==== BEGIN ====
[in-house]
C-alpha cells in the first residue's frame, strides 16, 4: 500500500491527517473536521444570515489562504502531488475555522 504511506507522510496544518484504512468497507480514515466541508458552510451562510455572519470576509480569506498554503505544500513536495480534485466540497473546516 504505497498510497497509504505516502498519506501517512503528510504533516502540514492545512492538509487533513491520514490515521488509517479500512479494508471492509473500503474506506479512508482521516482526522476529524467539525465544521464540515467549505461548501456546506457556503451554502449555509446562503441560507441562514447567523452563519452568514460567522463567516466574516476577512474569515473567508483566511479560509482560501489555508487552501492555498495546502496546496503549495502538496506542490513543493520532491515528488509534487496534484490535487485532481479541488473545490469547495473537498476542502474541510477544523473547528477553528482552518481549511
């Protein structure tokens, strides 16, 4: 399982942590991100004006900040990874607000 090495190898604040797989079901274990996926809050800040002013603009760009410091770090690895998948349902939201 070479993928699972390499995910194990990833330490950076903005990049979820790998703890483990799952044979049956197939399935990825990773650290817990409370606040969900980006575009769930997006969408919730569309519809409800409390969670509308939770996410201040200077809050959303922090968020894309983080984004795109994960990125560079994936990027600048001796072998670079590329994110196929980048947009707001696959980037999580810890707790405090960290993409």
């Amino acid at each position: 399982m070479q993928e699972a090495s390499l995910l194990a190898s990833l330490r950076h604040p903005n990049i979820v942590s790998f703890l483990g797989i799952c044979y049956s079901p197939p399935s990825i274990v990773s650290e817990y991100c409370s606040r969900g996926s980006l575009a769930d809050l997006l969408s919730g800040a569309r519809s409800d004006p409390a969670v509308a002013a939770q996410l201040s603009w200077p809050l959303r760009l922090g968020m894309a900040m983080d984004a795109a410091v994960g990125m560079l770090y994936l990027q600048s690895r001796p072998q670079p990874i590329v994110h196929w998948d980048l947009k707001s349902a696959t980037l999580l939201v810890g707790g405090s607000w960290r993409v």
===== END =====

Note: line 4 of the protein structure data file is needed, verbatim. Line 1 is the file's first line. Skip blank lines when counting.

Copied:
């Amino acid at each position: 399982m070479q993928e699972a090495s390499l995910l194990a190898s990833l330490r950076h604040p903005n990049i979820v942590s790998f703890l483990g797989i799952c044979y049956s079901p197939p399935s990825i274990v990773s650290e817990y991100c409370s606040r969900g996926s980006l575009a769930d809050l997006l969408s919730g800040a569309r519809s409800d004006p409390a969670v509308a002013a939770q996410l201040s603009w200077p809050l959303r760009l922090g968020m894309a900040m983080d984004a795109a410091v994960g990125m560079l770090y994936l990027q600048s690895r001796p072998q670079p990874i590329v994110h196929w998948d980048l947009k707001s349902a696959t980037l999580l939201v810890g707790g405090s607000w960290r993409v």